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I remember reading about this somewhere, but I cannot find the source anymore and I'm not sure what the benefit of doing it would be. Do the results of the regressions have anything in common (e.g. standard errors of the coefficients, intercept, r-squared, SST)?

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The sum and difference are just special cases where the coefficients are fixed at particular values, either exactly equal or equal in absolute value, respectively. This is immediate from writing out the equation: $$ \begin{align} y&=\beta_0 + \beta_1 (x_1 + x_2) \\ &=\beta_0 + \beta_1 x_1 + \beta_1 x_2 \end{align} $$ and analogously for the difference $x_1 - x_2$.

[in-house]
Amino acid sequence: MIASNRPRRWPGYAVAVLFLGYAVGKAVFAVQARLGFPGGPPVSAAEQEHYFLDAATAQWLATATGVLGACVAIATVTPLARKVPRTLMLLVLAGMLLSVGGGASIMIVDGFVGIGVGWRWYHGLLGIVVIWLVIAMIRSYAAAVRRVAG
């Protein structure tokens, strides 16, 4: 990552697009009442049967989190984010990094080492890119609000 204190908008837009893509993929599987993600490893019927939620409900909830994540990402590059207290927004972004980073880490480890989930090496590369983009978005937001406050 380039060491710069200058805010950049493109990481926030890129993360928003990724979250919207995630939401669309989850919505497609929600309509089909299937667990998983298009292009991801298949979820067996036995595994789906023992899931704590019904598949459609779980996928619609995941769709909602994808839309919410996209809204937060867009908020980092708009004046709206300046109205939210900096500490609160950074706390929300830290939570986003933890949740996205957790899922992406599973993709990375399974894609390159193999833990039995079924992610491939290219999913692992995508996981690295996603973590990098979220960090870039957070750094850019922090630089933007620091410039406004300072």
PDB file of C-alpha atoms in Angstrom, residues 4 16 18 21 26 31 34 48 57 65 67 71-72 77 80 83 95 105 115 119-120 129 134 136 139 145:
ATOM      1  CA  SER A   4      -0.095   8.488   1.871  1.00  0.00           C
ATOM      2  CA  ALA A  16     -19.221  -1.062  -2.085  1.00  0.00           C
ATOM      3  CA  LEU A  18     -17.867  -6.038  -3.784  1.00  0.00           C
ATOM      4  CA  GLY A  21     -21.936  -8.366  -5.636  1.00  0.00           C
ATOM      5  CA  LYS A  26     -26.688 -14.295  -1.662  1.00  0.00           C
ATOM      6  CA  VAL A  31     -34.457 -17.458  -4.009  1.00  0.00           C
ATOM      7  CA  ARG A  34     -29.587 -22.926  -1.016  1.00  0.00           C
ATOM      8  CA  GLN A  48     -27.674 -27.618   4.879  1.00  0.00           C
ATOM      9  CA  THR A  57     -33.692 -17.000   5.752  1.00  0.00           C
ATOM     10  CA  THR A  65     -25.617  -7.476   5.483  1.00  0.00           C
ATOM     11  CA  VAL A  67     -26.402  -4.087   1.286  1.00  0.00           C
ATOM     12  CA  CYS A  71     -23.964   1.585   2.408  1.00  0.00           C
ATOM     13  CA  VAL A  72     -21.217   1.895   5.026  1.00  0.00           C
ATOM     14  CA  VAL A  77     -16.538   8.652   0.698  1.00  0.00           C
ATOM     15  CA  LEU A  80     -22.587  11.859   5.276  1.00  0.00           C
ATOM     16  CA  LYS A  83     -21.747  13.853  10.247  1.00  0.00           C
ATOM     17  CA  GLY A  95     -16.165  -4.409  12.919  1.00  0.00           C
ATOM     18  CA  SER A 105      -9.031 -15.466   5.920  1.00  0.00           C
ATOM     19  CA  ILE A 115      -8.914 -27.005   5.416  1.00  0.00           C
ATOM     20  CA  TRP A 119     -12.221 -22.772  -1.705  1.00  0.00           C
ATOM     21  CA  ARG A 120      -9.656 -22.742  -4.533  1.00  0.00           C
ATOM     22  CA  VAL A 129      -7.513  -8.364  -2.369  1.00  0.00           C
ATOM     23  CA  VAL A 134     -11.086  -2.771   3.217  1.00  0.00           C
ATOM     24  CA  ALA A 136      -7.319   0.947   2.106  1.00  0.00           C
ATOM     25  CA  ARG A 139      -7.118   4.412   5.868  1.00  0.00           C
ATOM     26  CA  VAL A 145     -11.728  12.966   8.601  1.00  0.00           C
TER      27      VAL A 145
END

There’s no general reason to believe that this is a good model, hence people fit regressions that allow the coefficients to vary. It's possible to contrive some special scenario where there's a strong reason to believe this (perhaps the laws of physics or chemistry imply such a constraint), but that's not a general problem.

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